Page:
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Business Rate Supplements Act 2009

Summary and Background

3.The Inquiry by Sir Michael Lyons into Local Government(1), published in March 2007, stated “the purpose of local government is to take responsibility for the well-being of an area and the people who live there, and to promote their interests in the future. In doing so it should both reflect the distinctive identity and aspirations of the people and area, and safeguard and promote their well-being and prosperity.” A key element of this is to support, and encourage, the economic development of the local area.

4.The Inquiry identified the need for local authorities to have greater flexibility to raise revenue to invest in their local areas. While it acknowledged the role of Business Improvement Districts (“BIDs”), in terms of providing additional flexibility to raise revenue to invest in projects supported by business, it noted that BIDs tended to be limited to tightly defined geographical areas and tended to deal with short-term issues, rather than providing for long-term investment. The Inquiry considered the re-localisation of business rates, as well as the possible use of a supplement. In his final report, Sir Michael Lyons recommended introducing a new local flexibility to set a supplement on the current national business rate.

5.The Government responded in the Budget 2007, stating that “a local government supplement has the potential to support local economic development, but would need to be subject to credible accountability to ratepayers and real protection for businesses – particularly [Small to Medium Sized Enterprises] – that might be disproportionately affected”(2).

6.Following this, in July 2007, the Government published the Review of sub-national economic development and regeneration (known as the sub-national review (SNR))(3). The SNR stated that “supplementary business rates have the potential to provide a powerful new tool for local authorities to invest in infrastructure to support long-term economic growth in their areas, backed by mechanisms to ensure that there is a strong voice for business and supplements are introduced only where they can command support from all those affected”.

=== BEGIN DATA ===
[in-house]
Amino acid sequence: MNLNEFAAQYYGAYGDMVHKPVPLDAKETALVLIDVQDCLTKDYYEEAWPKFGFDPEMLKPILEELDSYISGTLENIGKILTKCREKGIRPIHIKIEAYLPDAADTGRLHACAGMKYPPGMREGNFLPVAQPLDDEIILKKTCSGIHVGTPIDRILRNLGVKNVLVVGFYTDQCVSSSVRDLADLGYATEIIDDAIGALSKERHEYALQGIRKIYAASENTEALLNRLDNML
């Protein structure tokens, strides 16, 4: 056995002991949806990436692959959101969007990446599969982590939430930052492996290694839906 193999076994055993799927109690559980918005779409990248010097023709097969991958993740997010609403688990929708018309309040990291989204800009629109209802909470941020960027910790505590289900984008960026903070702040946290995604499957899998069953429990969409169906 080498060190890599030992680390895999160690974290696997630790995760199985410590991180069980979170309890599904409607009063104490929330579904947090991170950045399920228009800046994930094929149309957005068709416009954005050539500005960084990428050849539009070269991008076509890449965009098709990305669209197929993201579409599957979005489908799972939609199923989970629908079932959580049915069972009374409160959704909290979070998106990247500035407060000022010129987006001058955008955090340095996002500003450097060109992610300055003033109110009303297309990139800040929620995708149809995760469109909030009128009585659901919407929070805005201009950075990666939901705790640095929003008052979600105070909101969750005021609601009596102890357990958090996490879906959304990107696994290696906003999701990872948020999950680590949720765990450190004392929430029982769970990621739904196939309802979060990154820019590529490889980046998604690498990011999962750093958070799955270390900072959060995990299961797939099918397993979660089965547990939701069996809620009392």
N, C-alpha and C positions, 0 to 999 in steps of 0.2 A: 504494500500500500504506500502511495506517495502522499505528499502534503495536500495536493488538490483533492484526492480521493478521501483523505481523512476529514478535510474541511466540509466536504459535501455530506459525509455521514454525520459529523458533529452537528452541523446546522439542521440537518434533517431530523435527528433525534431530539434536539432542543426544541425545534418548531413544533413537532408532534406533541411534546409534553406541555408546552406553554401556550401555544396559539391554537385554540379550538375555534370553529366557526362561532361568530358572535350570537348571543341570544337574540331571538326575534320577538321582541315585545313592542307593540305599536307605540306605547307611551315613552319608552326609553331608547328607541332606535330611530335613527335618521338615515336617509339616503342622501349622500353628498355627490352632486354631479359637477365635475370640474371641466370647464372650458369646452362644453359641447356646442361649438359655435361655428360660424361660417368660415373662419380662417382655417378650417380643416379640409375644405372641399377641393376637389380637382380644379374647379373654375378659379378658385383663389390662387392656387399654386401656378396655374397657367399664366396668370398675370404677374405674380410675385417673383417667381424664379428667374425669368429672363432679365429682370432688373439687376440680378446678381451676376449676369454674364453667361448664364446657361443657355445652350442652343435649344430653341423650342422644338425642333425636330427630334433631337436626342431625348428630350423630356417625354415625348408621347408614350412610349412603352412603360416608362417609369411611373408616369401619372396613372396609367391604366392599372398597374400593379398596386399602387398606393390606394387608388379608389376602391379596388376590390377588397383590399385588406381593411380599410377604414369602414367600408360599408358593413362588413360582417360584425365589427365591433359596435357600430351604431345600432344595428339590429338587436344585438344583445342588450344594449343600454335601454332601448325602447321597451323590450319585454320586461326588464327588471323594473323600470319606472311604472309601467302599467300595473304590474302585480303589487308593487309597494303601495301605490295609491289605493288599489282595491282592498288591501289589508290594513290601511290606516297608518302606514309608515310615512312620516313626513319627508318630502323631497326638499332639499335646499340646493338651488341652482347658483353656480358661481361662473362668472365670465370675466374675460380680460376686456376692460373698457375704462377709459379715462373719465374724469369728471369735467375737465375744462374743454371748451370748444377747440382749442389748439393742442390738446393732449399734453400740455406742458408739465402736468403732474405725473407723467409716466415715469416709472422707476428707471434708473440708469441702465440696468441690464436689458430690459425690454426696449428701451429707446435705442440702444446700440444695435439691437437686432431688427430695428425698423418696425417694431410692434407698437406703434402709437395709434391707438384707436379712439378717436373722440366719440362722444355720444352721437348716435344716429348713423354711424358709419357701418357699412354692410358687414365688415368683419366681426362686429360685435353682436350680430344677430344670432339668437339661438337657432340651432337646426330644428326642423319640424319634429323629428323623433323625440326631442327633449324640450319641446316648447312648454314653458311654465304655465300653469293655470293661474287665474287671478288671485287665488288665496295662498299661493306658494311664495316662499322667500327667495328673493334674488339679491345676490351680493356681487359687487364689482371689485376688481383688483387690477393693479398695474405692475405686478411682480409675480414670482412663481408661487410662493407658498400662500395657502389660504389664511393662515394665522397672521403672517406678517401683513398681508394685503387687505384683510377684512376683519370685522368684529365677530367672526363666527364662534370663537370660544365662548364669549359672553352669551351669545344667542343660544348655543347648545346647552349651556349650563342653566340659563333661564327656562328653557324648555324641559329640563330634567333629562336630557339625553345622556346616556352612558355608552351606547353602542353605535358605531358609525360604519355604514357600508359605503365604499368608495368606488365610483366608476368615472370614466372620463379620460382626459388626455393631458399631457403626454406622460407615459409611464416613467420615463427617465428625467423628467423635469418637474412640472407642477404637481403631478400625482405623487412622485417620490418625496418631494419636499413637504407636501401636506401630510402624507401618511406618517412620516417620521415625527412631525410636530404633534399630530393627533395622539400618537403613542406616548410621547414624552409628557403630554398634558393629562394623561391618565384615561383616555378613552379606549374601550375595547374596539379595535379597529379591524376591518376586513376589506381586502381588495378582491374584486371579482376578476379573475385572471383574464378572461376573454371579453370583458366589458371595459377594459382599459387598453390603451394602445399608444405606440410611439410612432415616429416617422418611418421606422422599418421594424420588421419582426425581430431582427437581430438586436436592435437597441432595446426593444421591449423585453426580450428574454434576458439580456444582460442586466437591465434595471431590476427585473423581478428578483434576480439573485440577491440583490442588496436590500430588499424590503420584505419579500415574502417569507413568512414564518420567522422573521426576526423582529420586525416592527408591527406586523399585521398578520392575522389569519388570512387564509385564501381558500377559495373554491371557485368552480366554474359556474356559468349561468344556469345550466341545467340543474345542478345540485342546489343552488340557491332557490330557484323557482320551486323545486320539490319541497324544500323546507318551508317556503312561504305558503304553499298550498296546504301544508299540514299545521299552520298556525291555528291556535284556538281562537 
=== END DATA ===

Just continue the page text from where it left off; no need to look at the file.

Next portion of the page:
7.In October 2007, alongside the 2007 Pre-Budget Report and Comprehensive Spending Review, the Government published Business rate supplements: a White Paper (Cm 7230). The White Paper set out plans for introducing powers for local authorities to levy business rate supplements (“BRS”) and the Business Rate Supplements Act 2009 (“the Act”) gives effect to the Government’s proposals in the White Paper.

8.In England, the Act provides county councils, district councils in areas where there is no county council, and the Greater London Authority (“GLA”) with a new power to levy a supplement on the national business rate. In Wales, the power extends to county borough councils and county councils. Collectively, these authorities are referred to in these notes as levying authorities.

9.The Act requires levying authorities wishing to launch a BRS to consult on proposals set out in a prospectus and to hold ballots where the expected revenue from the BRS will amount to more than one third of the total cost of the project to be funded. It sets a national limit for BRS of 2p per pound of rateable value and enables the Secretary of State and, in Wales, the Welsh Ministers to prescribe, by regulations, a rateable value threshold for triggering liability for BRS. The Act enables levying authorities to offset BID levies against the liability for BRS and to grant relief from BRS liability and makes provision for property owners to be included in BID arrangements in those areas where a BRS is in place or is introduced. The Act makes provision for the calculation of liability, collection and enforcement and in relation to accounting for BRS revenues. The Act also sets out the circumstances in which BRS may be varied and contains a power for the Secretary of State or, in Wales, the Welsh Ministers to cancel a BRS.

1

The Lyons Inquiry into Local Government, Place-shaping: a shared ambition for the future of local government, Sir Michael Lyons, March 2007.

2

Meeting the aspirations of the British people, 2007 Pre-Budget Report and Comprehensive Spending Review, October 2007.

3

Review of sub-national economic development and regeneration, HM Treasury, Department for Business, Enterprise and Regulatory Reform & Communities and Local Government, July 2007.

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